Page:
Penalties for Attempting to Commit a Crime in Singapore
There could be misconceptions that one would not be charged when an attempt to commit a crime has been unsuccessful in Singapore. However, the law states otherwise.
In this article, we will explore the possible penalties one may face when charged with attempting to commit an offence in Singapore. It will discuss:
- What constitutes an attempt to commit a crime
- The penalties for attempting to commit a crime in Singapore
- How will offenders be sentenced for attempting to commit a crime
What Constitutes an Attempt to Commit a Crime?
When someone tries but fails to commit an offence, he can be punished for the attempt if he had:
- Had the intention of committing that offence, and
- Taken a substantial step towards committing the offence.
Whether a “substantial step” had been taken depends on the facts of each case. For example, someone breaks open a safe box to steal some jewels. However, he realises that the safe is empty, and therefore his theft attempt has failed. Nevertheless, he had already broken open the safe box – where this constitutes a “substantial step” towards the commission of theft. Therefore, he could be found guilty of attempted theft.
The Penalties for Attempting to Commit a Crime in Singapore
Generally, when someone attempts to commit a crime, he can be given the same punishment as though he has succeeded in his attempt.
However, if the original offence calls for the death penalty or life imprisonment as punishment, then the offender will be punished with a jail term of up to 20 years, and be liable to a fine or caning, unless a different penalty is specifically provided for the attempt.
On the other hand, section 512(3) of the Penal Code states where the punishment prescribed for an offence is fixed by law, a specified minimum sentence or a mandatory minimum sentence of jail, fine or caning, then the court sentencing the person:
- Is not bound to impose such fixed, specified or mandatory minimum sentence; and
- Could possibly sentence an offender to a combination of sentences as the courts thinks fit without exceeding the maximum punishment prescribed for that particular offence.
A sentence that is fixed by law refers to one that is fixed in duration and in type. On the other hand, a specified minimum sentence is a sentence that the court is not obliged to impose, but if it does, then there is a minimum duration or sentence type that it must impose on the offender. Finally, a mandatory minimum sentence is a sentence that the court is obliged to impose, and that there is a compulsory minimum sentence it must impose when doing so.
In addition, some offences may also prescribe specific penalties for attempting to commit them. Therefore, this section will explore the penalties for attempting to commit these offences:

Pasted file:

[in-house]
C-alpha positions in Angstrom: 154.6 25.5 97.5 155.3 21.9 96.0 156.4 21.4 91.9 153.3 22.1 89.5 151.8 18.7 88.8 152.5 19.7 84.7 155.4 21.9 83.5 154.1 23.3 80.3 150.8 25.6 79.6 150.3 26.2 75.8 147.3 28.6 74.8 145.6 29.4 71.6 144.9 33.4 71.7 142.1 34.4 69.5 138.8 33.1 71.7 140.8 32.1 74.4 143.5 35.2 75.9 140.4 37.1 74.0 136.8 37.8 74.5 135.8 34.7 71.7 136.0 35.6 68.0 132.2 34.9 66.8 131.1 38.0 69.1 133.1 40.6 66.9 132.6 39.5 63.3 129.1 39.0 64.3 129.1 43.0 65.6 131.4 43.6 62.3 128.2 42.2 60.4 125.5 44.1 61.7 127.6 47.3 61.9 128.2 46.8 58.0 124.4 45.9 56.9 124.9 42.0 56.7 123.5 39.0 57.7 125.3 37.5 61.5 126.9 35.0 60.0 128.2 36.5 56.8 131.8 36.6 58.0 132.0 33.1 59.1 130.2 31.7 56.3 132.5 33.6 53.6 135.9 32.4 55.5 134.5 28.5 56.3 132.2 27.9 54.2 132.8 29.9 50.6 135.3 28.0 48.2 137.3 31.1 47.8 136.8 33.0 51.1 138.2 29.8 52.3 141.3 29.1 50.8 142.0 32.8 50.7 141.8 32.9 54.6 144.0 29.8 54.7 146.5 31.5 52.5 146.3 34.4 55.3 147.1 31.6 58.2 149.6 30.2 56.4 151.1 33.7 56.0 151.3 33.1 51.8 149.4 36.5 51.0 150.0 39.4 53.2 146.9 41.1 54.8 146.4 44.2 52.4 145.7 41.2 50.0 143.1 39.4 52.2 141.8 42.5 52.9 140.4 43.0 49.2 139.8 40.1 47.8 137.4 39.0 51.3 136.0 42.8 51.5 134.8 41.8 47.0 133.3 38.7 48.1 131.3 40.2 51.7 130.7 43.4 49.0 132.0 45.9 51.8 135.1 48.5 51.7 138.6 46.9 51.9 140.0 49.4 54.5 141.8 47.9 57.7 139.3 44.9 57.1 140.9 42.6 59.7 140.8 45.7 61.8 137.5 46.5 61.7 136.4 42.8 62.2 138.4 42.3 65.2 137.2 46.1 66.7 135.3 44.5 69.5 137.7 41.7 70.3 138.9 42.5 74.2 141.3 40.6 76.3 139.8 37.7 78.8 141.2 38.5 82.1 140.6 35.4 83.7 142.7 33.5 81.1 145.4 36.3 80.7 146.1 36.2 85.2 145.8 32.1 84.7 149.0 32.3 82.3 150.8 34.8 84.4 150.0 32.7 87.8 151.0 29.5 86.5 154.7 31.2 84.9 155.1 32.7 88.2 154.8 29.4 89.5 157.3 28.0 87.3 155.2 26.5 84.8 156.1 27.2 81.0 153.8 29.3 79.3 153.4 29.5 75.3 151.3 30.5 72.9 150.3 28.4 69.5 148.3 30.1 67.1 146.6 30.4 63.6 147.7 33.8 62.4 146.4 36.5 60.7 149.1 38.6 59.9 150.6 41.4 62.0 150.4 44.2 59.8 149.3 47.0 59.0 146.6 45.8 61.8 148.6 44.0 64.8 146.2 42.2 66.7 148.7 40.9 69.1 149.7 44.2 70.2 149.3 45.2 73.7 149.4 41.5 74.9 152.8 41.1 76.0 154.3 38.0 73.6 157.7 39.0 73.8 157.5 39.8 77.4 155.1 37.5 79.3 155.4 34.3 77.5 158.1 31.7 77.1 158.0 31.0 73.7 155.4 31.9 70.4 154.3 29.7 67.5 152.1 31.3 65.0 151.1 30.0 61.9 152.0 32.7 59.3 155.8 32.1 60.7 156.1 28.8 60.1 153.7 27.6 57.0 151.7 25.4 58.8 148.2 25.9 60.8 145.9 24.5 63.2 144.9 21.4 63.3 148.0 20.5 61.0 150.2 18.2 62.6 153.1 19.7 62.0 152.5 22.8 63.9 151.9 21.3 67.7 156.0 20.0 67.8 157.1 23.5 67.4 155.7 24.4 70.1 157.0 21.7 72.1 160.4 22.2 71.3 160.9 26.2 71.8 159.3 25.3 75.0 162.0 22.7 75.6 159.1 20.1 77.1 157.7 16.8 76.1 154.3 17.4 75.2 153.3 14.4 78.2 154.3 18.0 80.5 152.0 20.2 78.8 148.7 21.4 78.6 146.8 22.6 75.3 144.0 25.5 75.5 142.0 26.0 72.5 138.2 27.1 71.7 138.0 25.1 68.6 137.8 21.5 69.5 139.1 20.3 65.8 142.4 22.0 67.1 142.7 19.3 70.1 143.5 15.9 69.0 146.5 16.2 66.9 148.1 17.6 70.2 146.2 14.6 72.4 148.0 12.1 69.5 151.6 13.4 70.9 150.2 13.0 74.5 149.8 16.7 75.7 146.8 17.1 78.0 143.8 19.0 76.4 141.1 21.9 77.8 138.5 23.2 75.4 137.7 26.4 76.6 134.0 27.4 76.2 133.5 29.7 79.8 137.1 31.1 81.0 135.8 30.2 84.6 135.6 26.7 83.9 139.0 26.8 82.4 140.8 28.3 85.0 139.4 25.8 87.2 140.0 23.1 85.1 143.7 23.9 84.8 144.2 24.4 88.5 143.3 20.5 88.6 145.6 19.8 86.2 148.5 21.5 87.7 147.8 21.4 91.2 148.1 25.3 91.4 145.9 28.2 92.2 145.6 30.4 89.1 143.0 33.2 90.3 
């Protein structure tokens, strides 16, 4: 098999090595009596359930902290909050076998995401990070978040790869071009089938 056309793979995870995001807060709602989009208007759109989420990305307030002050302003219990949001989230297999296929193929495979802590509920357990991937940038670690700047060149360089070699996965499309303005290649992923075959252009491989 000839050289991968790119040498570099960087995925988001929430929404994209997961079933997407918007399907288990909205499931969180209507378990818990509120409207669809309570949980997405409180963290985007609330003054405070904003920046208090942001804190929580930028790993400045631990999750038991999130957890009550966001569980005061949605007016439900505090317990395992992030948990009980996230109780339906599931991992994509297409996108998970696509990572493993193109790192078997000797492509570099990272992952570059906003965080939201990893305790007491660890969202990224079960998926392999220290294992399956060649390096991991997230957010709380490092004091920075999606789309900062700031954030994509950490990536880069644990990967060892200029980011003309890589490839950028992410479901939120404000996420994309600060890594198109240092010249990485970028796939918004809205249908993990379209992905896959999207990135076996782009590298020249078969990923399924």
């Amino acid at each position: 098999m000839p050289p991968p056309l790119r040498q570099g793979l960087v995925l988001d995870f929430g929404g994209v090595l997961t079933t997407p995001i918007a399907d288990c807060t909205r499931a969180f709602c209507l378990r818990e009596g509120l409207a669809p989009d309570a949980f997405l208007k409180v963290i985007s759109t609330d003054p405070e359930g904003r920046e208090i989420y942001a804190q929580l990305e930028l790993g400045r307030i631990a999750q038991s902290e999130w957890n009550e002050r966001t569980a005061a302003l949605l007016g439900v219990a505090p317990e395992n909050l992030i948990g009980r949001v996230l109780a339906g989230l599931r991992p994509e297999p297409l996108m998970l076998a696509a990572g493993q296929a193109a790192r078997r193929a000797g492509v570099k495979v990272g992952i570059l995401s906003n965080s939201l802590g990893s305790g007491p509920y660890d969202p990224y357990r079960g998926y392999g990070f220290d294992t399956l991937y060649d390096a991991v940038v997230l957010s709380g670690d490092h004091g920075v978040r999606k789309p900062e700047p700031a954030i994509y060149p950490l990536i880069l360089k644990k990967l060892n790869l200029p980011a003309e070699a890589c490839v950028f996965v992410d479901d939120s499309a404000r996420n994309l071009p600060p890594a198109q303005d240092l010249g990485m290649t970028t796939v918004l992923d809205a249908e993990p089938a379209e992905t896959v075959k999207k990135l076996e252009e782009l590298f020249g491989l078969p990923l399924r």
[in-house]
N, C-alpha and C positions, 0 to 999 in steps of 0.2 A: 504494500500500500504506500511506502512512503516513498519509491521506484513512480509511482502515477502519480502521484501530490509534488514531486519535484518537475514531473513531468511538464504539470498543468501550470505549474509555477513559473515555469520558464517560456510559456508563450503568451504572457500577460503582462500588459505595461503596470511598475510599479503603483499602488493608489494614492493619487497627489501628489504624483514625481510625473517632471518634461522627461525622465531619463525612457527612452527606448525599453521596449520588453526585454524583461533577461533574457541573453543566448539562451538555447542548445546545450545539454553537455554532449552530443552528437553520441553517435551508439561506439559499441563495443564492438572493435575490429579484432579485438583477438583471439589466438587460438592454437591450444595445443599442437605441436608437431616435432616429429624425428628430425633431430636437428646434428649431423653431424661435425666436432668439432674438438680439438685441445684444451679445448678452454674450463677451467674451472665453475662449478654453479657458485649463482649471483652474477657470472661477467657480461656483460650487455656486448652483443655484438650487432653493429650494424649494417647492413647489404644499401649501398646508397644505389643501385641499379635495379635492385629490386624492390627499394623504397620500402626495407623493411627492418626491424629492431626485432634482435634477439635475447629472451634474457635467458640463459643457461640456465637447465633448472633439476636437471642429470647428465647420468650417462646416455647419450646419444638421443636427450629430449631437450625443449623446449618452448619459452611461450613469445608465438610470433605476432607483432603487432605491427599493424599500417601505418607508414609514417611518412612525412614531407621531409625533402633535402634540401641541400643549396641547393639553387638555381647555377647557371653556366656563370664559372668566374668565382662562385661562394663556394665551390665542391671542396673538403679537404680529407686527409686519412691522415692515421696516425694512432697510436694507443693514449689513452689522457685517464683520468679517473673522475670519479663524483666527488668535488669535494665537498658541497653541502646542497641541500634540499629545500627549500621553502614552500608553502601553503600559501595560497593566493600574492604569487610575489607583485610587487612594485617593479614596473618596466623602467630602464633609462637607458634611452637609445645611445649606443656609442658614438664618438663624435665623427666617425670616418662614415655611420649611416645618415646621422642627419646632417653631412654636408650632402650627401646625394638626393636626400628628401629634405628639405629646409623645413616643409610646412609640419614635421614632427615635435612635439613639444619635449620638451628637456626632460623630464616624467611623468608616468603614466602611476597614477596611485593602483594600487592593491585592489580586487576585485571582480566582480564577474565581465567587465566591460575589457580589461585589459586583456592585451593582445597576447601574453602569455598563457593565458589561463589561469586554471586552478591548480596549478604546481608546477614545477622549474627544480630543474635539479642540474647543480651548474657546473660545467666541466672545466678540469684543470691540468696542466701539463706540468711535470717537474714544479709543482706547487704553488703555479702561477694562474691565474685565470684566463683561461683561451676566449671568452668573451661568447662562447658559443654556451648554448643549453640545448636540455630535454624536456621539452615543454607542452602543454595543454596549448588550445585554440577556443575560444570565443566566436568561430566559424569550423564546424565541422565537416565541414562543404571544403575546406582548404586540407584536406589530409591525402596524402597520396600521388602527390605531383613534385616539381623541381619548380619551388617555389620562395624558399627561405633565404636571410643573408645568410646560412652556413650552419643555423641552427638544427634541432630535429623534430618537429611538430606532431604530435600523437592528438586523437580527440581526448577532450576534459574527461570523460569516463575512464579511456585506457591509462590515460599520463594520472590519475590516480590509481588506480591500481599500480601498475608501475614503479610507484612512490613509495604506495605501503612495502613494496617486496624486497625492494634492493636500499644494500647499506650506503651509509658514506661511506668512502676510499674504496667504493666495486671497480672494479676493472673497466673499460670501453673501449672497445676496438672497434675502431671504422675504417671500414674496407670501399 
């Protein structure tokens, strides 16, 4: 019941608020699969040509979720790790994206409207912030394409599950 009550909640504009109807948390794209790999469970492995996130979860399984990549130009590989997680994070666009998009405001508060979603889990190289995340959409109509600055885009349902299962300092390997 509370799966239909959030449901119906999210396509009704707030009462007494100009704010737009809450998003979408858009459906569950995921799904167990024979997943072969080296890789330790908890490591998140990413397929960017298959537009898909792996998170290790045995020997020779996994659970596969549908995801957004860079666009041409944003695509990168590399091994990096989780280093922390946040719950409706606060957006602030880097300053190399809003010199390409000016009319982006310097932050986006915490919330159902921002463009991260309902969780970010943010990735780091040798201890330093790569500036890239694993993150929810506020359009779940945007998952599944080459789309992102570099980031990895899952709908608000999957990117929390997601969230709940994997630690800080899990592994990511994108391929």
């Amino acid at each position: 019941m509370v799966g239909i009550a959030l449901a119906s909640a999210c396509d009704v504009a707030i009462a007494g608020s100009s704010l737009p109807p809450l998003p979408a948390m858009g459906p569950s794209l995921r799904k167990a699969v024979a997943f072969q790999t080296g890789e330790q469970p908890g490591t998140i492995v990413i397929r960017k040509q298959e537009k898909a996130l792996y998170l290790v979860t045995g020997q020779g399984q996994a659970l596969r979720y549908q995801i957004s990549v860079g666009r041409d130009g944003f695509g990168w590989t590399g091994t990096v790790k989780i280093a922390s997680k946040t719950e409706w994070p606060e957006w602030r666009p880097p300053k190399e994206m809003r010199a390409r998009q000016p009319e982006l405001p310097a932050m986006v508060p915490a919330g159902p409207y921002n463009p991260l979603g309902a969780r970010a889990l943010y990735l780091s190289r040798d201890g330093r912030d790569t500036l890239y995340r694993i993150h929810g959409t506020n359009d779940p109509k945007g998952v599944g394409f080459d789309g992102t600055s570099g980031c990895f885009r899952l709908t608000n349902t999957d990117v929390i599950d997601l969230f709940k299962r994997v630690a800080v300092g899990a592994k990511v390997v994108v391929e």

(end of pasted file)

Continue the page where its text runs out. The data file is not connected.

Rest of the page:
One would be liable for attempted murder under section 307 of the Penal Code if the attempt had been made with the intention of causing death, even if it had not resulted in death of the victim.
The penalties for persons convicted of attempted murder depends on whether hurt has resulted from their actions.
- No hurt: Offender will be jailed for up to 15 years and be liable to a fine.
- Hurt had been caused: Offender will be:
- Jailed for life and will also be liable to caning; or
- Jailed for up to 20 years and be liable to a fine, caning or both.
Following section 393 of the Penal Code, a person found guilty of attempting to commit robbery will be sentenced to a jail term of 2-7 years, along with caning of at least 6 strokes.
How Will Offenders be Sentenced for Attempting to Commit a Crime?
In general, the court will weigh the aggravating factors, which increase the severity of the crime, with the mitigating factors, which decrease the severity of the crime, to determine an appropriate sentence.
Aggravating factors could include:
- The severity of the offence
- The offence having been planned instead of committed on the spur of the moment
- The victim being particularly vulnerable, such as being a child
- The offender having committed similar crimes in the past
Mitigating factors would include:
- The young age of the offender;
- A first-time offender
- Where there is evidence of genuine remorse or guilt on the offender’s part
- Plea of guilt
- Whether the offender had voluntarily offered to make compensation for their acts, such as returning stolen monies or paying for the victim’s medical bills
Certain offences may also have their own specific aggravating factors, as stated below.
In order to decide how an offender should be sentenced for attempted murder, the court will take into consideration factors such as the extent of injuries suffered by the victim and any public distress caused by the offender’s actions. The greater the number of injuries and their severity, the heavier the sentence tends to be.
Aggravating factors specific to robbery include circumstances where:
- It had been committed by a gang;
- The offender had been armed with weapons; and/or
- It had been committed between 7pm and 7am.
As seen from the discussion, persons who are caught attempting to commit offences in Singapore shouldn’t expect to get off lightly just because their attempt failed. They can be sentenced as if their attempt had succeeded.
If you have been charged with attempting to commit a crime, you should consider engaging a criminal defence lawyer to advise you on your matter.
The lawyer would be able to advise you on how you should proceed with your case as well as whether it is in your interests to claim trial or plead guilty.
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